Nature Challenge

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Nature Challenge

My local Florida county – Volusia – is sponsoring a monthly nature challenge at a different county preserve each month on iNaturalist. According to the challenge coordinator Trey Hannah “The Explore Volusia Challenge was designed to get people out to the wonderful Volusia County conservation Lands”, and in my case it has been working.

The challenge started in October and that month’s location was Scrub Oak Preserve, one of the county’s newer properties and one that I had been meaning to visit for some time. So with only three days left in the month, I participated in the first challenge by hiking the one mile trail and making the five observations on iNaturalist as directed by the signs along the trail, as well as submitting observation of several other plants & animals seen along the trail, including a Florida scrub jay.

Aphelocoma_coerulescens_9419.jpg Florida scrub jay framed in green at Lyonia Preserve (2010)

For those who are not familiar with it, iNaturalist is an online social network of people sharing biodiversity information to help each other learn about nature.
I have been using iNaturalist more and more the past several years, both as an aid to identification, but also as a reporting tool as one of my contributions to citizen science by adding to their observation database. Identifications for some observations can be made by the iNaturalist AI (artificial intelligence) which is not perfect, but can often confidently suggest at least the family or genus, it which point the user can utilize other sources to narrow down the ID or other iNaturalist users - many of which are experts in their field of interest - will suggest a better ID.

The second month’s challenge was at Doris Leeper Spruce Creek Preserve. While I have explored several parts of this property, the section where the challenge was taking place was new to me. Due to hurricane Nicole and a family camping trip, the month was nearly over by the time I participated. Not part of the challenge but the highlight for me there was a giant airplant (Tillandsia utriculata) in front of somewhat dry resurrection ferns (Pleopeltis michauxiana) on an old leaning tree trunk.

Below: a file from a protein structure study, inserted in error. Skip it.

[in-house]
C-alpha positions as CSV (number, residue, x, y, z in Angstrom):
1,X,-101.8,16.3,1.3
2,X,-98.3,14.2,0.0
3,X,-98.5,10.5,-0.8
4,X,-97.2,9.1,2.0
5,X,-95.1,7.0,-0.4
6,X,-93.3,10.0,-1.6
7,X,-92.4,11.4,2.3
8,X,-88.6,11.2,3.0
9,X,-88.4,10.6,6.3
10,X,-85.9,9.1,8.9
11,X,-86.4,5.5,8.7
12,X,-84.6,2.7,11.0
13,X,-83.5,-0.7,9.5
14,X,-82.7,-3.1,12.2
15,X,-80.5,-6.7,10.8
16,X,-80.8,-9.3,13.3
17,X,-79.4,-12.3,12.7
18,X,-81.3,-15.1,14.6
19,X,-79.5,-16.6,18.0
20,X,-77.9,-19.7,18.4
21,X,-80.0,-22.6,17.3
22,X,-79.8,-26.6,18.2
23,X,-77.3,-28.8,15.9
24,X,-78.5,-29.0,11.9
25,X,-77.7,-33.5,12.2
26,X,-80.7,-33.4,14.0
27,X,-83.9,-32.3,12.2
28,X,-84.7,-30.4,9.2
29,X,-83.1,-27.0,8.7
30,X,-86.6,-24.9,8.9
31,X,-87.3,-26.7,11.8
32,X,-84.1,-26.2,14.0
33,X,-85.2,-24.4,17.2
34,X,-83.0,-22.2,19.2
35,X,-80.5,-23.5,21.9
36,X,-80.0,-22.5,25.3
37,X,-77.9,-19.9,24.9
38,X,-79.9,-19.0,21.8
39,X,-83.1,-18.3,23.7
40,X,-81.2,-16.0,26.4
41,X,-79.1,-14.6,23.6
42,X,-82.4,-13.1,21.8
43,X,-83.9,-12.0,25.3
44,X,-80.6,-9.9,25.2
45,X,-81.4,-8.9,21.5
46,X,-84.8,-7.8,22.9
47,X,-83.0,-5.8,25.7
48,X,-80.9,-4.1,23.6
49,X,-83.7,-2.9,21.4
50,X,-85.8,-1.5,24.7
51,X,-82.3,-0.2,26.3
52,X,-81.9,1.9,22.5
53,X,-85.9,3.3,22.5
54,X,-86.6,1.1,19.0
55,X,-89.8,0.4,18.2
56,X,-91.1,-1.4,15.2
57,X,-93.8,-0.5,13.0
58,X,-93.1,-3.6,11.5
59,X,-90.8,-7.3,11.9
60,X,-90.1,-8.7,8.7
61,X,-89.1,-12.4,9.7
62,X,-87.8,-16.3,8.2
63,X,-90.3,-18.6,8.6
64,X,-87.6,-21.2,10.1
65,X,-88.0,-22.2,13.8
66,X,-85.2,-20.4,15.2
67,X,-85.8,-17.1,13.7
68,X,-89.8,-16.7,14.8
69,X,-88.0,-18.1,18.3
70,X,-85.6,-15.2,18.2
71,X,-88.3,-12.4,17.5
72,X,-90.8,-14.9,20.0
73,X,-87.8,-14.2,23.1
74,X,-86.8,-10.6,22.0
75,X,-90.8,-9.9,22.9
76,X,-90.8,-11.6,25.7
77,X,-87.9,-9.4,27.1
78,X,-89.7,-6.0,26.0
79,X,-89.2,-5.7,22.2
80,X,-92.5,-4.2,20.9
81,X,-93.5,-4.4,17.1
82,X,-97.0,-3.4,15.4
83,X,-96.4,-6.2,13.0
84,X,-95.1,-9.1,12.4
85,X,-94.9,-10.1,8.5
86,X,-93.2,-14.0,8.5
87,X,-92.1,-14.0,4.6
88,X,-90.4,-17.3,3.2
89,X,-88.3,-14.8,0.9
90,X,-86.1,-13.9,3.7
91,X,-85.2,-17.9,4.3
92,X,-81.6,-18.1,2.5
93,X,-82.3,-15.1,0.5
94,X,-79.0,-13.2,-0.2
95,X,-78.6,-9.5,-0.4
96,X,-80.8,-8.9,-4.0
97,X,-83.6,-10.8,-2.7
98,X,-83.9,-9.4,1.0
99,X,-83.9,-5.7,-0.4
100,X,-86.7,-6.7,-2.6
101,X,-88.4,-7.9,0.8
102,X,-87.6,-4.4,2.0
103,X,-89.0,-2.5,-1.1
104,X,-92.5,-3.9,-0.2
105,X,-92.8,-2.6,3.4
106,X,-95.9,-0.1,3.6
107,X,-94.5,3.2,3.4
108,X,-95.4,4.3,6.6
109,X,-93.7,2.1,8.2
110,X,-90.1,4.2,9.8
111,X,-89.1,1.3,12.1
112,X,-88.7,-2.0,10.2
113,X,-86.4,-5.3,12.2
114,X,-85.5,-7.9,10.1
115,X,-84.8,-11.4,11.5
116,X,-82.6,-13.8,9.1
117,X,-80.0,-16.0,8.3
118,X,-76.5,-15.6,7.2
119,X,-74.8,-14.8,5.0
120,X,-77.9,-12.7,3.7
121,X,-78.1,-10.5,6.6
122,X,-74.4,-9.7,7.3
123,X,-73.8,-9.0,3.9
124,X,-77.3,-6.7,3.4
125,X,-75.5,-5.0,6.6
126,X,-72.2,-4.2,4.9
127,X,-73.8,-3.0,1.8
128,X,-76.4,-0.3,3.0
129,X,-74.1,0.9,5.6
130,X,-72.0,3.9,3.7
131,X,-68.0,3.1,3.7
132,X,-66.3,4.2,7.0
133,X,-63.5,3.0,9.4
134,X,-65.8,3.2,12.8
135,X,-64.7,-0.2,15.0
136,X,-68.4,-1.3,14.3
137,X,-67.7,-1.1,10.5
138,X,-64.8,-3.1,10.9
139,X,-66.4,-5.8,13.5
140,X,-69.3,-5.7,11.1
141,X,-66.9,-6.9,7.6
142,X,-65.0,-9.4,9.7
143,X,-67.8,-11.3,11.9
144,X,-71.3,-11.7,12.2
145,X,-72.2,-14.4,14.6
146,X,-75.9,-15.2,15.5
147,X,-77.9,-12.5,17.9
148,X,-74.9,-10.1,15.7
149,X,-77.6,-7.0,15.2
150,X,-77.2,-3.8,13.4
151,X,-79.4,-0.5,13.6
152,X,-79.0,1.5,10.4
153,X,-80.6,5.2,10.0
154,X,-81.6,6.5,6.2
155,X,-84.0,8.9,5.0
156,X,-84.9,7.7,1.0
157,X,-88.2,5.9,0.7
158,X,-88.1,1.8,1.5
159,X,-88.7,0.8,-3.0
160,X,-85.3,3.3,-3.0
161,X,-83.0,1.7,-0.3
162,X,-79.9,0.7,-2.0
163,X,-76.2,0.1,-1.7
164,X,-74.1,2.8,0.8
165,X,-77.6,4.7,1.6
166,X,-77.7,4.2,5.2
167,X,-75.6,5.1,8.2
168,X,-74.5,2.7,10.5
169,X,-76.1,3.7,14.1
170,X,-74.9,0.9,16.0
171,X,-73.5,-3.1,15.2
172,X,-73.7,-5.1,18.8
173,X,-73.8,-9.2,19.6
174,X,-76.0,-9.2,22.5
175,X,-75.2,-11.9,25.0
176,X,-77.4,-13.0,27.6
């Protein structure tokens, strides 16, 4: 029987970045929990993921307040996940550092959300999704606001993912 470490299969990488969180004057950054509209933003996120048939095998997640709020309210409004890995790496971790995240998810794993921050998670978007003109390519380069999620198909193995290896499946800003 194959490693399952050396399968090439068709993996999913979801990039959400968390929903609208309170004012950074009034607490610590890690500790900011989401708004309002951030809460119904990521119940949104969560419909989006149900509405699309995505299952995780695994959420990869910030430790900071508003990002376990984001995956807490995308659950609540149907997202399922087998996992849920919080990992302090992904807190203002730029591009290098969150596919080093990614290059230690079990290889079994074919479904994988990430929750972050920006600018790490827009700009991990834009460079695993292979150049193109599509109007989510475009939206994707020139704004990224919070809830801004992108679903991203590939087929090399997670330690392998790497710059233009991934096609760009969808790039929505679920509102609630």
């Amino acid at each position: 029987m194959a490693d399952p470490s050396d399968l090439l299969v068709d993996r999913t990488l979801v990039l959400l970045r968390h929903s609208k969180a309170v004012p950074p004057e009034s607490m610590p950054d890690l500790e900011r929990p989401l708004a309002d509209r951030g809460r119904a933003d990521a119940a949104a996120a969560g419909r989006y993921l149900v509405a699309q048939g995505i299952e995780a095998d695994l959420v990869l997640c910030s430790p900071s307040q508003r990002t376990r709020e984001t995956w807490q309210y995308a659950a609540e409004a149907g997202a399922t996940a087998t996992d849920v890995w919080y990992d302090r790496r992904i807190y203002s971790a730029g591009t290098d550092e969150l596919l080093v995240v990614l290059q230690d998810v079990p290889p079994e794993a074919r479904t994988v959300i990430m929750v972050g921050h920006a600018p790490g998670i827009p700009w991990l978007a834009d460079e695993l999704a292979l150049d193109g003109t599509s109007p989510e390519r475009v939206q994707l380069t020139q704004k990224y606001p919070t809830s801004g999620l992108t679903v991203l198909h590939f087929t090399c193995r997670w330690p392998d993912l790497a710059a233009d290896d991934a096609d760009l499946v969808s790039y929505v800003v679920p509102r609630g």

Tillandsia_utriculata_1437.jpg Giant airplant and resurrection ferns

The thumbnail photo at the top of this post is a great blue heron along Spruce Creek.

In December I scheduled a day for the challenge between my week-long Suwannee River kayak paddle and various late month activities that included a state park kayak tour, Christmas bird count and a traditional family New Year’s camping trip. This time it was to a familiar property, Deep Creek Preserve. I had been there on a number of Florida Native Plant Society field trips with the local Pawpaw Chapter, as the chapter namesake plant – Rugel’s Pawpaw – occurs on the property. But my visits had been before the current three nature trails had been laid out and marked. The challenge was on the 1.2 mile orange trail, along which were several ferns, including one that I have only seen here, drooping forked fern (Dicranopteris flexuosa).

Dicranopteris_flexuosa_1797.jpg Drooping forked fern

After completing the first trail, I hiked the 4.4 mile yellow trail, observations on both trails included some mushrooms. Two of these, one a reddish-brown flat-capped mushroom and another a orangish-red inverted cup-shaped mushroom were both identified as Genus Laccaria. A third very different mushroom came up as Genus Amanita.

Amanita_1977.jpg Amanita mushroom

January brought me to a very familiar site – Longleaf Pine Preserve – having hiked here before including attending a number of native plant field trips, one of which I led. The nature challenge here was on the 0.8 mile long orange trail and included feral hog sign, mosses, and carnivorous plants. My favorite photo of the day was a new species for me, the Florida airplant (Tillandsia simulata) found only in Florida.

Tillandsia_simulata_2147.jpg Florida airplant

And hanging by a thread from a leaf of one of these airplants was something else new, a tiny round eggsack of the Basilica orbweaver spider.

Mecynogea_lemniscata_2173.jpg Basilica orbweaver spider eggsack

I did not get a photo, but the most exciting sighting of the day was a Wilson’s snipe that I accidentally flushed up while passing through a wet area.

The February challenge will be at another familiar location, Lyonia Preserve.

Clicking on any of the links or images above will take you to the Wild Florida Photo page for that species where you can find more photos of and information about that subject.

Paul Rebmann

January 30, 2023